• Look the company up in Reference USA a database of over 12 million organizations.
  • Create a Google News Alert so that each time an employer appears in the news you receive an email with links to these news stories.
  • Join industry groups on LinkedIn to stay abreast of current trends.
  • Follow the company on Twitter.

Suggested areas of research include:
  • Recent news surrounding the organization
  • Corporate culture
  • History of the organization
  • Types of products/services offered
  • Reputation
  • Locations
  • Size and organizational structure
  • Philosophy
  • Prospects for growth or change
  • Major competitors
  • Promotional activities
  • Current industry trends/issues
  • Mission and vision of the organization

With ample research, in addition to practice, you will be ready to impress as you interview this fall and beyond.

For one-on-one coaching on how to prepare for an interview, consider scheduling an appointment in our office:  (414) 288-7423.

Friday, October 5, 2012

Need a plan for after graduation? Not sure where to start?

Many students are so busy with school, work, campus activities, or life in general that all of a sudden they realize that have no clue about what they are going to do after graduation. That, of course, can be an overwhelming experience. If this sounds like you, Career Services is here to help.

Helping students determine their path after graduation is one of the most common situations that we address. Of course we tailor our assistance to each individual’s needs, but here are just a few ways we tend to help students
  • Assist you in choosing a  career path that fits you (assess interests, skills, and values).
  • Help you learn how to communicate with professionals in fields that interest you.
  • Work with you to develop a job search plan (establish the what, when, where, and how).
  • Provide individual assistance along the way.
If you are not sure of what you need or where to start just call 414-288-7423 or stop by to make an appointment.  We would be delighted to hear from you.


Thursday, October 4, 2012

Everything You Need to Know About References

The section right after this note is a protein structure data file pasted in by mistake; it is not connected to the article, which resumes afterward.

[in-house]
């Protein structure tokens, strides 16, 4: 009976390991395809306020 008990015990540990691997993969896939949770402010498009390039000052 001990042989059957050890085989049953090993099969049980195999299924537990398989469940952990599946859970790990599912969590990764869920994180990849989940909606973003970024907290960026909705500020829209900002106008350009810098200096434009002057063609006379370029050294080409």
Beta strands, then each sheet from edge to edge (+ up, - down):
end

Your applying for a job, the application asks you to provide a list of references in addition to your resume and cover letter. References…
Deciding who put on a reference list can be difficult. When thinking about your future references consider these points:
When should I gather references: Throughout your academic, job, or career experiences you should be collecting contact information for people who could serve as references in your future job search.
Who should they be: You want references that are from diverse pools of experience, for example a chemistry professor, your supervisor at the Brew, or your faculty advisor for the Biomedical Sciences Student Association. Your references should be familiar with your skills, goals, career direction, and achievements. Identify a professor, supervisor, advisor, or coach that you have a relationship with and are in contact on a regular basis. It is never too early to start thinking about you could be a reference!
What makes for a good reference: References should be able to identify personal and professional characteristics that you have demonstrated. It is great if they can speak to how your actions, contributions, and efforts will benefit a future employer. You want the job, so don’t choose someone that only has mediocre things to say about you!
When selecting individuals as references, make sure you TALK with them IN PERSON! This will provide a good opportunity for you to communicate about the positions you are applying for and some of the skills you are planning to highlight. You could say: “I have a few job interviews coming up, could I use your name as a reference?”